This is an update of a story that originally appeared in 2006
One opinion often accepted as conventional wisdom is that modern golf balls used on the PGA Tour give an unfair distance advantage to players with very high swing speeds. The thinking is that golfers with very fast swing speeds (for example, 115-plus mph) have gained a disproportionate amount of distance because modern golf balls only get "activated" when they're compressed at very high swing speeds. Another belief is that ball aerodynamics also result in disproportionately greater distance increases for those with very fast swing speeds.
Let's look at the physics, laboratory test results, and the actual PGA Tour driving distance results to see what the facts really are.
What the Science Says:
In short, there is no extra distance "bonus" for high swing speeds. This is true for balls used on the PGA Tour, and all others as well. In fact, distance does not even increase in a straight line (see Figure 1): there are diminishing returns at higher swing speeds – just the opposite of the popular misconception. To be sure, hitting the ball faster means it goes farther; it's just that you don't get quite as much bang for the buck at the highest speeds.
Why is that? Examining this, let’s dispel the myth that balls only compress at Tiger Woods’ swing speeds. In a second figure, let's pretend we see a golf ball (used extensively on the PGA Tour as of this writing) hit at 89 mph, and at 120 mph in the next figure. To be sure, the ball struck at 120 mph does compress more, but the difference is not nearly as dramatic as folk wisdom would suggest.
| 89 mph
| 120 mph
Moreover, when a ball compresses more, it actually becomes less efficient. To show this, the USGA tested the “coefficient of restitution” or COR (which measures how efficiently impact energy gets turned into ball speed) at speeds from 90 mph (typical for a male amateur golfer) to well over 120 mph (the fastest PGA Tour player swing speed averages less than 125).
The result is that the COR for golf balls goes down as clubhead speed goes up (see Figure 3). Tests have proven repeatedly that the energy “boost" at Tour-level speeds is a myth: balls are actually less effective at translating energy into distance at higher swing speeds.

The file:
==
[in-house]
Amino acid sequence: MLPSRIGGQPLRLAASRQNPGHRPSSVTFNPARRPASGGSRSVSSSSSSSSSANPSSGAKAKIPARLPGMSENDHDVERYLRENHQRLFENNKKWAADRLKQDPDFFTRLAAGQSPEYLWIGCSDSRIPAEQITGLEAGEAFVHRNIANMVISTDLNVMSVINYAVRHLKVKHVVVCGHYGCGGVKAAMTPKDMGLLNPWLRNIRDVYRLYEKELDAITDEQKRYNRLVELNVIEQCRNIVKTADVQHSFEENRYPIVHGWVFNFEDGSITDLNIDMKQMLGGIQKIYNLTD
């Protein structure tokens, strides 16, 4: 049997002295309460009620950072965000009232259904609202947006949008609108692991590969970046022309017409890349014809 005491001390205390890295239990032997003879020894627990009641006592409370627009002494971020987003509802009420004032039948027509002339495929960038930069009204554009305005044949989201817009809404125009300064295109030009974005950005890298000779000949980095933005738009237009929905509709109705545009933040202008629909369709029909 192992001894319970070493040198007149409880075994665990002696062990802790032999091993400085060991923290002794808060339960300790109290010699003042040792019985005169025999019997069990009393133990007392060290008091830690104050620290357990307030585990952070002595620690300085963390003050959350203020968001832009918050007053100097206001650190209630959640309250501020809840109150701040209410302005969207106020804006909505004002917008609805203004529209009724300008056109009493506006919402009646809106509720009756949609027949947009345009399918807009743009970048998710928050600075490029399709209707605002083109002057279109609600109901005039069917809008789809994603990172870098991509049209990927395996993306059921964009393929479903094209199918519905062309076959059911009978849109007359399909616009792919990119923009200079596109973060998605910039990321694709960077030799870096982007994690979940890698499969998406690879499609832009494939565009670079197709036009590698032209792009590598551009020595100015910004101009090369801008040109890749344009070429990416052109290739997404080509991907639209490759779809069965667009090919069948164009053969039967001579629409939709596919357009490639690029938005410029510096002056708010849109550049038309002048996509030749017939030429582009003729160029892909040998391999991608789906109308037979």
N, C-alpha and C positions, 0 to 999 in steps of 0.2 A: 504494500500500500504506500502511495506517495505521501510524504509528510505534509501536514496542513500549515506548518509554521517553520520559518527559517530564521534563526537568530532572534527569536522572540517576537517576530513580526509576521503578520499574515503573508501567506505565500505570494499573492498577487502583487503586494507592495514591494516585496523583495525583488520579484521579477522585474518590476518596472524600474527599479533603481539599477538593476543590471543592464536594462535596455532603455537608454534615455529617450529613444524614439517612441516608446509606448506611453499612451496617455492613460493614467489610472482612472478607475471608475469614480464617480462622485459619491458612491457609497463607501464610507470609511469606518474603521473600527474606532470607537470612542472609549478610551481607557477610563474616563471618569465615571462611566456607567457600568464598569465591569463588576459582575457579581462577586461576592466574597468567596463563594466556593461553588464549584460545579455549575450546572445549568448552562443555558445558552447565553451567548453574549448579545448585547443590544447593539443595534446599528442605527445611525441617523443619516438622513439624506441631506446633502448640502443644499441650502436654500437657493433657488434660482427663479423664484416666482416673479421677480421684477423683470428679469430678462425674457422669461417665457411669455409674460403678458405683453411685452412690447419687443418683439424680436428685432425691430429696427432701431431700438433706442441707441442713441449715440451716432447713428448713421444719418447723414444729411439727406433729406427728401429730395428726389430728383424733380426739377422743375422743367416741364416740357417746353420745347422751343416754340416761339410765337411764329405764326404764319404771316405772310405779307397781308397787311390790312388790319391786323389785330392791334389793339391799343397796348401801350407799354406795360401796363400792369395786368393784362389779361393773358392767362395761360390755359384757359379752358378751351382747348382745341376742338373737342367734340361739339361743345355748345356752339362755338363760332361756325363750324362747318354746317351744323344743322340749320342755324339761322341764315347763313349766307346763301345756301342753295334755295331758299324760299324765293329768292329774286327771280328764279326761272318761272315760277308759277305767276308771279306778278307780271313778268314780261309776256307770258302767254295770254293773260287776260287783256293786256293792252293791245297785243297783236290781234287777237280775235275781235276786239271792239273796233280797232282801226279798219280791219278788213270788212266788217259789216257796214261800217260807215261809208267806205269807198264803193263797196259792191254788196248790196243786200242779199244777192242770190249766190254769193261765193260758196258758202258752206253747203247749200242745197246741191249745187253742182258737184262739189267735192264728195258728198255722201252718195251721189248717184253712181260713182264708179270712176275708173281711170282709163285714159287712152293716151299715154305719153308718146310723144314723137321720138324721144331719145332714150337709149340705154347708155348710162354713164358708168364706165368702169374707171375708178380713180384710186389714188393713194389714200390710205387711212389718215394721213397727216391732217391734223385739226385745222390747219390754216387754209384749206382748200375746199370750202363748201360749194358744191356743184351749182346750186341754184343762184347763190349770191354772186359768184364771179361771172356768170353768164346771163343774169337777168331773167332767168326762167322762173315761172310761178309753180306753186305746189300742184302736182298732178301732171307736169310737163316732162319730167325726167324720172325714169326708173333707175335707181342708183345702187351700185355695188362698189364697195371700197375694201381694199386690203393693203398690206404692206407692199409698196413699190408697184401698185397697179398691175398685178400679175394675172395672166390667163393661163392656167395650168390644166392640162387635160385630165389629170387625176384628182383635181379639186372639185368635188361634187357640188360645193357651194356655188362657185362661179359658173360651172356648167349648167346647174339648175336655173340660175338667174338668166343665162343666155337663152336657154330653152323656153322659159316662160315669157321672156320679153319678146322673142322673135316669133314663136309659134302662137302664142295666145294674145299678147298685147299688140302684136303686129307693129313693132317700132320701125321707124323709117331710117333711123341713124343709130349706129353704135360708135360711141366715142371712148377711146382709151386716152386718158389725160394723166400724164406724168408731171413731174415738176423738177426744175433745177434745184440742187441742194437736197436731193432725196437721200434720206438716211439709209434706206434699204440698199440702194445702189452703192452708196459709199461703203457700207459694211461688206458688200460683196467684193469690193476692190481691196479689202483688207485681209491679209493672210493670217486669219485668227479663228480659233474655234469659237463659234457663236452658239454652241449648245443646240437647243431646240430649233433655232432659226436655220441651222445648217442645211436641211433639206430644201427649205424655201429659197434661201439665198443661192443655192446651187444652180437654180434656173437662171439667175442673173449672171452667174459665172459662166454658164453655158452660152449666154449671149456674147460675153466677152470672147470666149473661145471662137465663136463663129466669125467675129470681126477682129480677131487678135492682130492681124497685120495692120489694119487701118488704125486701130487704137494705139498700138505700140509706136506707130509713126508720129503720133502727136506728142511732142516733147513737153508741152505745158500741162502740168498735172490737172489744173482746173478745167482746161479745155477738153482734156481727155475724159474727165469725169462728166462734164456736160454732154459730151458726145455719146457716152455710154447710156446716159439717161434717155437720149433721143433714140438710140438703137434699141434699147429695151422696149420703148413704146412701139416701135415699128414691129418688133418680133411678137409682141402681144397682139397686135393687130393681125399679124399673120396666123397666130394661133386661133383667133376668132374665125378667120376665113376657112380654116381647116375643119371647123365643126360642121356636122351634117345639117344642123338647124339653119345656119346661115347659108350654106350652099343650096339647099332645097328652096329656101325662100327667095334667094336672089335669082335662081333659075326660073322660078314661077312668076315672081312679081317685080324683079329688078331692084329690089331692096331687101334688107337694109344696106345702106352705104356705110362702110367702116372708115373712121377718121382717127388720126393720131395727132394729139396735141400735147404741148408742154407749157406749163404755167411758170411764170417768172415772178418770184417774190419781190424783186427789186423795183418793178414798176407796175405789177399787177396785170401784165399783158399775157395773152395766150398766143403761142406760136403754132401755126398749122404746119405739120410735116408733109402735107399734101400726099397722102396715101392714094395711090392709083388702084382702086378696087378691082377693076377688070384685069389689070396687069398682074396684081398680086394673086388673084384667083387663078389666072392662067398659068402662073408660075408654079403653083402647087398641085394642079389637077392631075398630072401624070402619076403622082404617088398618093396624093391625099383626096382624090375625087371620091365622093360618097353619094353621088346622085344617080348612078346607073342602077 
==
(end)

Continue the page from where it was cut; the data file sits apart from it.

After the ball leaves the clubface, the combination of speed and trajectory angle, along with two aerodynamic forces – "lift" (which keeps the ball in the air) and "drag" (which slows the ball down) determine how far the ball will go.
The USGA has tested the aerodynamic properties of several thousand golf balls, including all models currently used on the PGA Tour, and balls with speeds of more than 195 mph. As scientists predict, both of these aerodynamic forces on the golf ball rise significantly with ball speed. Positive lift force, which makes the ball fly, increases with ball speed, though there is a limit to how much is helpful; too much makes the ball balloon. Unfortunately, drag force also increases dramatically with ball speed; drag is the enemy of ball distance, especially for golfers with fast swings.
All together, this explains the diminishing returns with additional club speed seen in Figure 3.
What the Stats Say:
So, here's a question: regardless of what the science says should happen, what actually has happened on the PGA Tour?
Let's consider a couple of snapshots in time: In 2000, the most common ball used on Tour was a high-spinning wound ball based on technology that was decades old. By 2005 Tour players had entirely replaced the wound ball with the advanced multipiece "solid" balls used today. So, how did this change affect Tour players with varying swing speeds?
To answer the question, let's look at the 100 players who were on the Tour in both 2000 and 2005 (before and after the changeover to modern balls) whose average driving distance was recorded in both 2000 and 2005 (courtesy: PGA Tour website). For these players, the average distance increase was 11.6 yards. Now, if it was true that these new, high-tech balls were benefiting longer hitters the most, we would obviously expect to see that they had the biggest distance increase. However, as the chart clearly shows, this just wasn't true.
In Figure 4, we see how players ranked in distance in 2000 (in groups of 10, so the 10 shortest players are at the left, the 10 longest at the right): the heights of the bars show how much they increased their distance. In fact, the longest players (in 2000) did not gain the most distance over that five-year period.
Note that since 2005, the average drive distance on the PGA Tour has remained steady. In fact, in 2010 it was slightly less (287.3 yards) than in 2005 (288.4 yards). Summing it up: the physics, the experiments and the actual distances from the PGA Tour agree: the balls used on Tour today do not give a distance "boost" to players with higher swing speeds.